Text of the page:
JACKSONVILLE, Fla. — U.S. gymnast Simone Biles pulled herself out of a second competition at the Olympics Wednesday. The decorated gymnast, with a combined total of 30 Olympic and World Championship medals, announced she won't participate in the women's all-around competition. She felt she wasn't in the right headspace to perform her truly death-defying tricks.
Biles is making her mental health a priority at the games, and a doctor at the Mayo Clinic said that could have a big impact on breaking the stigma.
"If you're not 100% mentally prepared, you may miss the landing, you may not complete the maneuver, and then certainly at the speeds and heights at which she goes could certainly lead to injury," said Mayo Clinic Dr. Chad Asplund.
Asplund said her decision to back out may have saved her from serious injury. He also believes by sharing why she pulled out, Biles has opened the door for all of us to discuss our mental health in the face of high pressure and high-stress situations.
"I do think having those high-level athletes kind of say those words and grapple with those things will help the rest of the public with those mental health issues as well," Asplund said.
One member of the 1996 American gymnastics squad that took the gold in Atlanta is also weighing in.
"There could be a catastrophic injury, no doubt, with the level of difficulty that is being asked in today's gymnastics," former gymnast Dominique Moceanu said. "I can't say, 'Hey, I'm not going to go and make myself get hurt,' because that wasn't an option for me in '96. That wasn't an option for our generation. It is now, and that's a good thing for her [Biles] to be able to acknowledge."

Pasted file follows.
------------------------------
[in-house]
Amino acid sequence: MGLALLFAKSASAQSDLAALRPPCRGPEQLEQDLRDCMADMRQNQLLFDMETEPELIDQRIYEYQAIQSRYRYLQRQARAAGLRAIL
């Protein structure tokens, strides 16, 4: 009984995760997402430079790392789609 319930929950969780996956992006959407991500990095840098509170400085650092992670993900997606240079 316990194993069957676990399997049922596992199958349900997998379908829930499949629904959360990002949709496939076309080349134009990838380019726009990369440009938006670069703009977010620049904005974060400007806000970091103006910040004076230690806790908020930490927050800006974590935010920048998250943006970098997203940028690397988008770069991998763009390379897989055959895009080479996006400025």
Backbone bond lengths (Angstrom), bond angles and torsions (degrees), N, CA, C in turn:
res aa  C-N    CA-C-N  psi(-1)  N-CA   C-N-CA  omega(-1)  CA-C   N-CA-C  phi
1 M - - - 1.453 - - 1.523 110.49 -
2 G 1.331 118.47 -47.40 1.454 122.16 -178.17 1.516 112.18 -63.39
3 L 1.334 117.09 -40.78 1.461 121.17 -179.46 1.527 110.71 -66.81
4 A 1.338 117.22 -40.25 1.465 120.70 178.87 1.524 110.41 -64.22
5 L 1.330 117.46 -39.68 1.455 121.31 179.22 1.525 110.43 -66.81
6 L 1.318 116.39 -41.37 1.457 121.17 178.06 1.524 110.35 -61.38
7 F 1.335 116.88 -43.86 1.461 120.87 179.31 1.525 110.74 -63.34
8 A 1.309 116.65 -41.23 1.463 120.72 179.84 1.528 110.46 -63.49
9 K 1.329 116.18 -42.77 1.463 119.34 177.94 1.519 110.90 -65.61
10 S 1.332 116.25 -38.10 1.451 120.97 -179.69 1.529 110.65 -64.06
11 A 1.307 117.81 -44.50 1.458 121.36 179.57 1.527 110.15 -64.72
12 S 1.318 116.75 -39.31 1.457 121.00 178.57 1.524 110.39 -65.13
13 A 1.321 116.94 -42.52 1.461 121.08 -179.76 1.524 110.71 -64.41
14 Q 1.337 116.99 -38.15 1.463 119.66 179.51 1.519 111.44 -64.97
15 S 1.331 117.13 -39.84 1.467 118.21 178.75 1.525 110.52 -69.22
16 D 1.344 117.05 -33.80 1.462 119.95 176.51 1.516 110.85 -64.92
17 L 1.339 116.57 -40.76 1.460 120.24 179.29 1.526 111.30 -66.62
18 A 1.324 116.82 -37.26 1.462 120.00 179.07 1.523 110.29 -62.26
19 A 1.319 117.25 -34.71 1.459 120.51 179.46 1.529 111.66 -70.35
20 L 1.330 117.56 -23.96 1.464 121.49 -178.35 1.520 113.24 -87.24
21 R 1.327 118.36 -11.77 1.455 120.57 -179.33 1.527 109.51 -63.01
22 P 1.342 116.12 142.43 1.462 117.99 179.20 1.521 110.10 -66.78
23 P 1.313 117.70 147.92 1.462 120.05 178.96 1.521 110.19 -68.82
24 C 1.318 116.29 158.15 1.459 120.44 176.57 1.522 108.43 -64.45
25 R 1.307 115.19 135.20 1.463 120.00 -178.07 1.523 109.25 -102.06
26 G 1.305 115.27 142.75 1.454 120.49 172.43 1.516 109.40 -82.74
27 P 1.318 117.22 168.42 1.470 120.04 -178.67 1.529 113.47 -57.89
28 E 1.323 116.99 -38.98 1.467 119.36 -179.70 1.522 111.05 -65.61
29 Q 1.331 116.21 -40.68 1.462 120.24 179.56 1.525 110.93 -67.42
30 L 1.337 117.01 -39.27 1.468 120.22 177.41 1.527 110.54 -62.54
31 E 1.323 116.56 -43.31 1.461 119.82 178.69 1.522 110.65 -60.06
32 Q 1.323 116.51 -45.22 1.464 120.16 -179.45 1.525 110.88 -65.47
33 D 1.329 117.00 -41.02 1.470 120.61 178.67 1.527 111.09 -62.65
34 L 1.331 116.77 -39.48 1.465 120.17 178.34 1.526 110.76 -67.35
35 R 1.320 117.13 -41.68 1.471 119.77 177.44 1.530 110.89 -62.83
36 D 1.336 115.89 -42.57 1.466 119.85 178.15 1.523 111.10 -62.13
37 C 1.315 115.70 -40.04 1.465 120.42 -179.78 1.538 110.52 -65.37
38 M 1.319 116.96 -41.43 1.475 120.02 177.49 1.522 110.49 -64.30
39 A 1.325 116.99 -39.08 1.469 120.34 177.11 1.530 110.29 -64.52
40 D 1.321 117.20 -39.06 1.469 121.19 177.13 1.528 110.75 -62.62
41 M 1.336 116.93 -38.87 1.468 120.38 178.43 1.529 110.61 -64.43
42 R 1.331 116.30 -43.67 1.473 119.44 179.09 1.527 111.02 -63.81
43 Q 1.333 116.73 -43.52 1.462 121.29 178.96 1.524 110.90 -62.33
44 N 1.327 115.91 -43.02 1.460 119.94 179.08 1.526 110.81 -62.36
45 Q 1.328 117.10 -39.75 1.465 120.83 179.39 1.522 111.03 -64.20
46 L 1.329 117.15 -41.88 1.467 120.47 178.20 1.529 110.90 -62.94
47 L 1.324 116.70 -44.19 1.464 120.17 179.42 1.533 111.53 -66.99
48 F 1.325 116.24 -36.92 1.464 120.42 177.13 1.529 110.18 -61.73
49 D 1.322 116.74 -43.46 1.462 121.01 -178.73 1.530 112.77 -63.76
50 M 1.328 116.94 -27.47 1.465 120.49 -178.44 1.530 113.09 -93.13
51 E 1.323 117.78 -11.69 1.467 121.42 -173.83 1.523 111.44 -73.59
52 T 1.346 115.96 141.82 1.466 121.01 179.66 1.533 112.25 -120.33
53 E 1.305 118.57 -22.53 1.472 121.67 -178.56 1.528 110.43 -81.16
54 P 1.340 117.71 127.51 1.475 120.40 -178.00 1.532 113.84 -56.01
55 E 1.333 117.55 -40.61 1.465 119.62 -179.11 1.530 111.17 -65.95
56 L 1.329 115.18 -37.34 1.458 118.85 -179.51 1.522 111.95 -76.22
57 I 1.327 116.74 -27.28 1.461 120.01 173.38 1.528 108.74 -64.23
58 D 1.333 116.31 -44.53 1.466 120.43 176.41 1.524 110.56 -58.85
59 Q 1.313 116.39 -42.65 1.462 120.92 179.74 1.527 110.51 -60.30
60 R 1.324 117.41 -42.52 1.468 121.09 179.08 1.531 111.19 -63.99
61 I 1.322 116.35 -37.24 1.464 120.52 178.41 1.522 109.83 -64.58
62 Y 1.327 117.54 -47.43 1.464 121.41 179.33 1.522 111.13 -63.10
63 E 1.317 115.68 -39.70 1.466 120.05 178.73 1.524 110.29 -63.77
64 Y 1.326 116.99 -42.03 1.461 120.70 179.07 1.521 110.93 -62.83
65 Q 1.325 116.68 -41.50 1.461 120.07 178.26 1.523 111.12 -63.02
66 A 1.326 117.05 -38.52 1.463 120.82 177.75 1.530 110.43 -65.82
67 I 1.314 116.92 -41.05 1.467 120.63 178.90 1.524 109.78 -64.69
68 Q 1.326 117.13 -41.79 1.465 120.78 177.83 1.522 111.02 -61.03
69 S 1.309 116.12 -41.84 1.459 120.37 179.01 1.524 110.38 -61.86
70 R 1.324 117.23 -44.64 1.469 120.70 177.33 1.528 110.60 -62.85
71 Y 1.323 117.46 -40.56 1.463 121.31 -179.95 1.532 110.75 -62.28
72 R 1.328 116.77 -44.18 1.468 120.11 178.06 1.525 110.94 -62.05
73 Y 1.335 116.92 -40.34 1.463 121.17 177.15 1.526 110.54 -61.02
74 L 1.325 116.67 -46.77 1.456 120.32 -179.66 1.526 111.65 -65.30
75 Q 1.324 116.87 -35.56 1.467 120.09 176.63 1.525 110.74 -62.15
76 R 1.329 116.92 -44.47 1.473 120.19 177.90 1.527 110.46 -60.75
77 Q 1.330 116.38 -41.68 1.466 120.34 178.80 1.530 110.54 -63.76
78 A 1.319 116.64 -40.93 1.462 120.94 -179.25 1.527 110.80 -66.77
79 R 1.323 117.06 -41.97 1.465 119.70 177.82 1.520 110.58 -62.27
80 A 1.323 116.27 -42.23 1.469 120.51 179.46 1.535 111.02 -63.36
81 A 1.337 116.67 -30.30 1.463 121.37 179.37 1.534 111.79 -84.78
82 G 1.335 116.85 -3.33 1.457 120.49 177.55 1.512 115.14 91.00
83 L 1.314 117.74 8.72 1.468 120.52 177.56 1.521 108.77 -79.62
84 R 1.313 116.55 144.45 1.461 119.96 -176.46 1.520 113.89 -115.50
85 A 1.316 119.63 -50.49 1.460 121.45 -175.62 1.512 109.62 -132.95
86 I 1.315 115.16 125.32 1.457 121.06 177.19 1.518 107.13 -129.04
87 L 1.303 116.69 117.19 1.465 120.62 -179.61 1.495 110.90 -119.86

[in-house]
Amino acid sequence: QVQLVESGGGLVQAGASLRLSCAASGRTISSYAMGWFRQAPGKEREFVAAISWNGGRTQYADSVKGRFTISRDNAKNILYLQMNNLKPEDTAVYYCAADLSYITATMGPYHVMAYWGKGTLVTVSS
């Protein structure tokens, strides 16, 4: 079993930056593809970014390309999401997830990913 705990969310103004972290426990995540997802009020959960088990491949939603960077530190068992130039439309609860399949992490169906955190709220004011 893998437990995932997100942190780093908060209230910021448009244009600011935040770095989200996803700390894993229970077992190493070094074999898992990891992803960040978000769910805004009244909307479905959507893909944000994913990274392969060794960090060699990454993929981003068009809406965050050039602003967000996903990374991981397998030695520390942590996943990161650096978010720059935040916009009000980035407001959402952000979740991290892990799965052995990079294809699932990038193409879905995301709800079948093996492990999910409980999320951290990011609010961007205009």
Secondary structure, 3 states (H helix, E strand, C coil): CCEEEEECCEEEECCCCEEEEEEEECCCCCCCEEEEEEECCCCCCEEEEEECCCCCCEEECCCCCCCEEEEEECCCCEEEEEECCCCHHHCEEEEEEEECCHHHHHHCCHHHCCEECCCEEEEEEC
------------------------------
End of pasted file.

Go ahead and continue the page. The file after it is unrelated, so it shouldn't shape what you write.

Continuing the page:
One of the most iconic memories of those 1996 games was women's gymnast Kerri Strug famously competing injured and being carried out to get her gold medal. It ended Strug's career. Biles' choice to put herself on the sidelines is shining new light on the mental pressures athletes face.
Jacksonville native, mental health advocate, and Atlanta Falcons tight end Hayden Hurst has been very open about his own struggles with mental health. His mother Cathy Hurst can sympathize with Biles.
“First, as a mom, my reaction was I just felt for her," Hurst said. “You could see from her facial expressions that she was struggling mentally.”
Hurst praises Biles in pulling out of the women's team competition final citing mental health concerns.
“For her to be able to step back and say, ‘You know what? I need to take care of my mental health.’ She could have hurt herself severely, and kudos to her for speaking out about it,” Hurst said.
Hayden was a star baseball player at the Bolles School. He played one year of football, and the Pittsburgh Pirates organization drafted him into their minor league team as a pitcher.
“He started having what’s called the yips, where we couldn’t feel the ball in his hand, and there again, his mind started questioning things," Hurst said. "Were the coaches looking at him? What was the issue he was having? He started having that self-doubt.”
That's when Hayden started experiencing anxiety and depression. He left baseball and walked onto the Gamecocks football team in South Carolina. That's where he tried to take his own life, hit rock bottom and turned his life around.
The Baltimore Ravens drafted Hayden in the first round of the 2018 NFL draft. Now he's making catches on the field for the Atlanta Falcons and having an even bigger impact off of it.
“What we do in Jacksonville is we actually support the Youth Crisis Center for the Hayden Hurst Family Foundation," Hurst said.
Cathy runs her son's foundation, which helps young athletes with their mental health.
Whether it's gymnastics or football, Cathy hopes athletes like her son Hayden and Simone Biles speaking out can help end the stigma around mental health.
“Mental health is so important, and more athletes need to recognize the fact they don’t have to be perfect," Hurst said. "Talk to people. Share with them your feelings. Be outward about it. I’m so proud of these athletes and individuals speaking out because mental wellness is just as important as physical wellness.”
The NFLPA named Hayden as the 2021 Alan Page Community Award winner for his mental health advocacy.
Cathy said plans for the Hayden Hurst Family Foundation in Jacksonville include 81 therapy sessions for student-athletes. 81 is Hayden's number on the Falcons.